So, Poland became communist in 1945. The Polish people suffered greatly under communism, but they persevered.

Warsaw_communist

The Soviets took over Poland for 45 years, but they DID NOT take over the Pole’s spirit of Freedom.

 

In 2019, the Polish people are “loud and proud”. They refuse to allow foreign powers to tell them what to do with their people and their government. They are very nationalistic, and keep their wonderful culture flourishing. They love families. The Polish government even pays its families to have more children. The families spend time together, eat together, shop together, and go to church together. The Caylor-Browns experienced their awesome nationalism and hospitality, and we were so impressed. We definitely want to learn more Polish and return to Warsaw soon.

 

Budapest June 2019

 

Hovering over each photo gives a narrative of that photo!

 

 

The Caylor-Browns thoroughly enjoyed Budapest June 22-26. Sean and I had been trying to go since 2008. Hungarian is such a difficult language, but most of the Hungarians were willing to speak English and help us.

 

Yes, we ate goulash, but we also found a delicious, Hungarian pizza called, “langos”.

 

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lagos

 

 

This 21st Century is an awesome time for Hungarians. Buda was the ancient site of this spectacular Roman city 2000 years ago. Pest grew through the centuries but then Asian Mongols invaded the city in 1241. They finally leave and the Maygars (Hungarians) try to recuperate. The Ottoman Turks then invade Budapest in 1541 and stay through 1699! Central European wars and political grabs leave the Habsburgs to rule the Hungarians (which the Hungarians never embraced…. it seems they liked Empress Elizabeth, Sissy, but who really knows) with lots of 19th and 20th Century turmoils. Next, defeat in World War I then German invasion and the expulsion and extermination of millions of Hungarian Jews, then Communist rule…. now…. freedom and pride in being a Hungarian!!! Sean, Carter, Ammon, and all advise to travel to Budapest. Aesthetically, with the Danube, we much prefer Budapest to Paris with its Seine, and we would choose to return Budapest over Paris any day.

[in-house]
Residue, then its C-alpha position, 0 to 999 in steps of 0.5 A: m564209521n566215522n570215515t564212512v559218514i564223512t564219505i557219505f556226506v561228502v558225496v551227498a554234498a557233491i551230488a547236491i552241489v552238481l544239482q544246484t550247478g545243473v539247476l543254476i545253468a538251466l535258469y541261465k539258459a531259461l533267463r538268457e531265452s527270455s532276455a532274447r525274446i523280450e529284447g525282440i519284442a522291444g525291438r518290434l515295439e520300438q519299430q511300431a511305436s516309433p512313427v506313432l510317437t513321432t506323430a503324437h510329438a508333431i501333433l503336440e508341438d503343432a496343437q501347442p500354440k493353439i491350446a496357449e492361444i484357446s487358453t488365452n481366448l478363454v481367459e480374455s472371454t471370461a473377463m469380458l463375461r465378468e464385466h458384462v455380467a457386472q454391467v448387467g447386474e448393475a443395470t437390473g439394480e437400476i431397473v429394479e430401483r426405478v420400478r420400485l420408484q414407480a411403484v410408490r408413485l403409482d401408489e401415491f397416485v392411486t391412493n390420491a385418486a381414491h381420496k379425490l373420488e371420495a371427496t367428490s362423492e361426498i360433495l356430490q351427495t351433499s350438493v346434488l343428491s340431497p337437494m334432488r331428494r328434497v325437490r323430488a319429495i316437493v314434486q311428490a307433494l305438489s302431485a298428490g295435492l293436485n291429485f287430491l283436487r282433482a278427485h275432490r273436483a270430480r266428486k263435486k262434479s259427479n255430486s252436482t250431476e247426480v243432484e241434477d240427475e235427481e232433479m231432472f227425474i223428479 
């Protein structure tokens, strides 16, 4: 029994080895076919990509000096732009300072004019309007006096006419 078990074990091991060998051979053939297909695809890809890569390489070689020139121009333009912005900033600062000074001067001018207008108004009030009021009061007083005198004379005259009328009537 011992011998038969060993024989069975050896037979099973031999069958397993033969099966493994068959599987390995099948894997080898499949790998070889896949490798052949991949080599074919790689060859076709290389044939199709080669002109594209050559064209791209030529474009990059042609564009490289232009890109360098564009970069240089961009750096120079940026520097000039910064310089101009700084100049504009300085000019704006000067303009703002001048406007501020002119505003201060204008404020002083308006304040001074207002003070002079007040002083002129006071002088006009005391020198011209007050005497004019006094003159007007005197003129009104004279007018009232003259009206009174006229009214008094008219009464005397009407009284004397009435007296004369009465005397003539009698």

Berlin, Germany Summer 2019 (History Repeats itself: Uneasy feeling in Germany).

Sorry Germany lovers, the Caylor-Browns will not be returning to Germany.   If you would like to recall our first unpleasant experience with Germany or read for the first time what happened to us in Munich in 2012,  please read:

Don’t Eat at Woerner’s 

In 2012, I honestly thought it was the warm weather and hundreds of extra tourists that made the Germans edgy: There are other turbulent currents under the sea of migratory change in Germany.

The pleasant photos you will view were the onset of our arrival and the celebratory feeling of returning to Europe on Friday June 21. Three weeks later we returned to the Berlin travel hub to fly back to the United States after a wonderful and engaging Central European vacation. On Tuesday July 9 around 10 AM, Berlin Train Nazis entered the train we were on, violated us, and made us pay 120 Euros for not having inner-city train tickets. We asked the “train police” to escort us off the train and help us buy a ticket. They refused! They told us they would call the police and turn us in at the Train Station stop. Carter and Ammon were SCARED TO DEATH especially after studying then visiting Auschwitz-Birkenau and seeing what Germans did to Europeans nearly 100 years ago. The train Nazis first told us that it was 60 Euros each (240) we did not have that much! We did not have a ticket because no one else bought a ticket all morning on neither the bus nor the train. We asked them to 1) Please escort us to an ATM, or 2) Escort us to the Ticket kiosk and explain what we needed to do. “No, it’s either 120 Euros for you two adults or we call the police!”  Earlier in the morning we had tried to read the kiosk, and it was very confusing. Three weeks earlier we had walked everywhere without the train/bus system. Thanks be to God, combined, Sean and I had EXACTLY 120 Euros!!  We will not travel to Germany again. The whole time in Berlin we felt oppressed and troubled spiritually… much like foreign travelers felt traveling in Germany in the late 1920s and 1930s. The German authority figures are bullies using “terrorist tactics” (we are calling the police, they said) to manhandle their citizens and foreign travelers.